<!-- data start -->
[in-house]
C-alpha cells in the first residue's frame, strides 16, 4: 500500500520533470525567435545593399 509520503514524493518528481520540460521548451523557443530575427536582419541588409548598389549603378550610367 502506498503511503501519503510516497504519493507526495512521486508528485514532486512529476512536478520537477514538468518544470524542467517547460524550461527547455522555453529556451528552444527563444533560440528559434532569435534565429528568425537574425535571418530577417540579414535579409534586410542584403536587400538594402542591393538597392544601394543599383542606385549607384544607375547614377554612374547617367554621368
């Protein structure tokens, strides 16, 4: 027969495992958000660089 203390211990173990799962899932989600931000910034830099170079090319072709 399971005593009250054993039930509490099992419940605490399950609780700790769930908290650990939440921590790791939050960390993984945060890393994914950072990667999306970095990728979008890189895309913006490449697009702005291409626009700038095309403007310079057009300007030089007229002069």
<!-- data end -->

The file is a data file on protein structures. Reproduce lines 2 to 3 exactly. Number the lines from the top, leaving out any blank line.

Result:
C-alpha cells in the first residue's frame, strides 16, 4: 500500500520533470525567435545593399 509520503514524493518528481520540460521548451523557443530575427536582419541588409548598389549603378550610367 502506498503511503501519503510516497504519493507526495512521486508528485514532486512529476512536478520537477514538468518544470524542467517547460524550461527547455522555453529556451528552444527563444533560440528559434532569435534565429528568425537574425535571418530577417540579414535579409534586410542584403536587400538594402542591393538597392544601394543599383542606385549607384544607375547614377554612374547617367554621368
């Protein structure tokens, strides 16, 4: 027969495992958000660089 203390211990173990799962899932989600931000910034830099170079090319072709 399971005593009250054993039930509490099992419940605490399950609780700790769930908290650990939440921590790791939050960390993984945060890393994914950072990667999306970095990728979008890189895309913006490449697009702005291409626009700038095309403007310079057009300007030089007229002069």